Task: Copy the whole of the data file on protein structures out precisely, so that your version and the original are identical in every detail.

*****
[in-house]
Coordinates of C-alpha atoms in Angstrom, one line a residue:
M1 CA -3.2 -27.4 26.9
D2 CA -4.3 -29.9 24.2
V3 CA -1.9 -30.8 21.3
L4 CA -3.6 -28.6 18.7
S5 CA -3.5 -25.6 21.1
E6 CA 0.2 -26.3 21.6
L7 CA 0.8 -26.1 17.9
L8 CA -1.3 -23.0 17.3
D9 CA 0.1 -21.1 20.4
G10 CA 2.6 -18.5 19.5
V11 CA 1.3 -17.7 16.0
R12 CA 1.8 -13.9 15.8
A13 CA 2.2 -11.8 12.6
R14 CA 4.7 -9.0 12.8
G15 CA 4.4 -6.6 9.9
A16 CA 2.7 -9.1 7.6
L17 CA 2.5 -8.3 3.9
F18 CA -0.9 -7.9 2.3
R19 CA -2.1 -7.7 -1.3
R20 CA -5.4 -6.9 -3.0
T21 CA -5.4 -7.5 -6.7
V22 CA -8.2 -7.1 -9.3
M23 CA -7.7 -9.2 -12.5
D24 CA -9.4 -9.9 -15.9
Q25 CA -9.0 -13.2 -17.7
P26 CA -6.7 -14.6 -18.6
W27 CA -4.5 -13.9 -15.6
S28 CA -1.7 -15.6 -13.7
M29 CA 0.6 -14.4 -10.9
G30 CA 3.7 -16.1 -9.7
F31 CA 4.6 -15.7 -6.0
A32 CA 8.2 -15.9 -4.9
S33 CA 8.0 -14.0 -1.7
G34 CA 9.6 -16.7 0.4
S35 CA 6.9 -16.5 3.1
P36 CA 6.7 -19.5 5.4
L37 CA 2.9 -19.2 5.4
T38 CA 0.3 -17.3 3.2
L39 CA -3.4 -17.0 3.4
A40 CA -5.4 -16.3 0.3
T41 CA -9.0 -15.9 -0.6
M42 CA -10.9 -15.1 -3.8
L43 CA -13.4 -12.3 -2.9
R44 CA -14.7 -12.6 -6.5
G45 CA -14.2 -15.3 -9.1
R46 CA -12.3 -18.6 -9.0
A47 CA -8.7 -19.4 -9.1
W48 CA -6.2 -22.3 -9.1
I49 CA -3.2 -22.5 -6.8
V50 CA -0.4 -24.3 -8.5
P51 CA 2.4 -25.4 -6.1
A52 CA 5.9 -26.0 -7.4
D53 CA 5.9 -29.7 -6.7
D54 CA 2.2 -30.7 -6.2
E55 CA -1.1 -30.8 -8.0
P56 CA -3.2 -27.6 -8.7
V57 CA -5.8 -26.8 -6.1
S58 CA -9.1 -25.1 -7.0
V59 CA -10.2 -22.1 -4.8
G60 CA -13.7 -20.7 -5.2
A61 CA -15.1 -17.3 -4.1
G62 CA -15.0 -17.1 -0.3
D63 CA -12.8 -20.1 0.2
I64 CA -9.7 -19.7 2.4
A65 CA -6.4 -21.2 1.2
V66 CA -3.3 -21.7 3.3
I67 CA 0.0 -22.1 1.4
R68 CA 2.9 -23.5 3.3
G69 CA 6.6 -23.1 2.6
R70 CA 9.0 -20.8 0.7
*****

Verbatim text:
[in-house]
Coordinates of C-alpha atoms in Angstrom, one line a residue:
M1 CA -3.2 -27.4 26.9
D2 CA -4.3 -29.9 24.2
V3 CA -1.9 -30.8 21.3
L4 CA -3.6 -28.6 18.7
S5 CA -3.5 -25.6 21.1
E6 CA 0.2 -26.3 21.6
L7 CA 0.8 -26.1 17.9
L8 CA -1.3 -23.0 17.3
D9 CA 0.1 -21.1 20.4
G10 CA 2.6 -18.5 19.5
V11 CA 1.3 -17.7 16.0
R12 CA 1.8 -13.9 15.8
A13 CA 2.2 -11.8 12.6
R14 CA 4.7 -9.0 12.8
G15 CA 4.4 -6.6 9.9
A16 CA 2.7 -9.1 7.6
L17 CA 2.5 -8.3 3.9
F18 CA -0.9 -7.9 2.3
R19 CA -2.1 -7.7 -1.3
R20 CA -5.4 -6.9 -3.0
T21 CA -5.4 -7.5 -6.7
V22 CA -8.2 -7.1 -9.3
M23 CA -7.7 -9.2 -12.5
D24 CA -9.4 -9.9 -15.9
Q25 CA -9.0 -13.2 -17.7
P26 CA -6.7 -14.6 -18.6
W27 CA -4.5 -13.9 -15.6
S28 CA -1.7 -15.6 -13.7
M29 CA 0.6 -14.4 -10.9
G30 CA 3.7 -16.1 -9.7
F31 CA 4.6 -15.7 -6.0
A32 CA 8.2 -15.9 -4.9
S33 CA 8.0 -14.0 -1.7
G34 CA 9.6 -16.7 0.4
S35 CA 6.9 -16.5 3.1
P36 CA 6.7 -19.5 5.4
L37 CA 2.9 -19.2 5.4
T38 CA 0.3 -17.3 3.2
L39 CA -3.4 -17.0 3.4
A40 CA -5.4 -16.3 0.3
T41 CA -9.0 -15.9 -0.6
M42 CA -10.9 -15.1 -3.8
L43 CA -13.4 -12.3 -2.9
R44 CA -14.7 -12.6 -6.5
G45 CA -14.2 -15.3 -9.1
R46 CA -12.3 -18.6 -9.0
A47 CA -8.7 -19.4 -9.1
W48 CA -6.2 -22.3 -9.1
I49 CA -3.2 -22.5 -6.8
V50 CA -0.4 -24.3 -8.5
P51 CA 2.4 -25.4 -6.1
A52 CA 5.9 -26.0 -7.4
D53 CA 5.9 -29.7 -6.7
D54 CA 2.2 -30.7 -6.2
E55 CA -1.1 -30.8 -8.0
P56 CA -3.2 -27.6 -8.7
V57 CA -5.8 -26.8 -6.1
S58 CA -9.1 -25.1 -7.0
V59 CA -10.2 -22.1 -4.8
G60 CA -13.7 -20.7 -5.2
A61 CA -15.1 -17.3 -4.1
G62 CA -15.0 -17.1 -0.3
D63 CA -12.8 -20.1 0.2
I64 CA -9.7 -19.7 2.4
A65 CA -6.4 -21.2 1.2
V66 CA -3.3 -21.7 3.3
I67 CA 0.0 -22.1 1.4
R68 CA 2.9 -23.5 3.3
G69 CA 6.6 -23.1 2.6
R70 CA 9.0 -20.8 0.7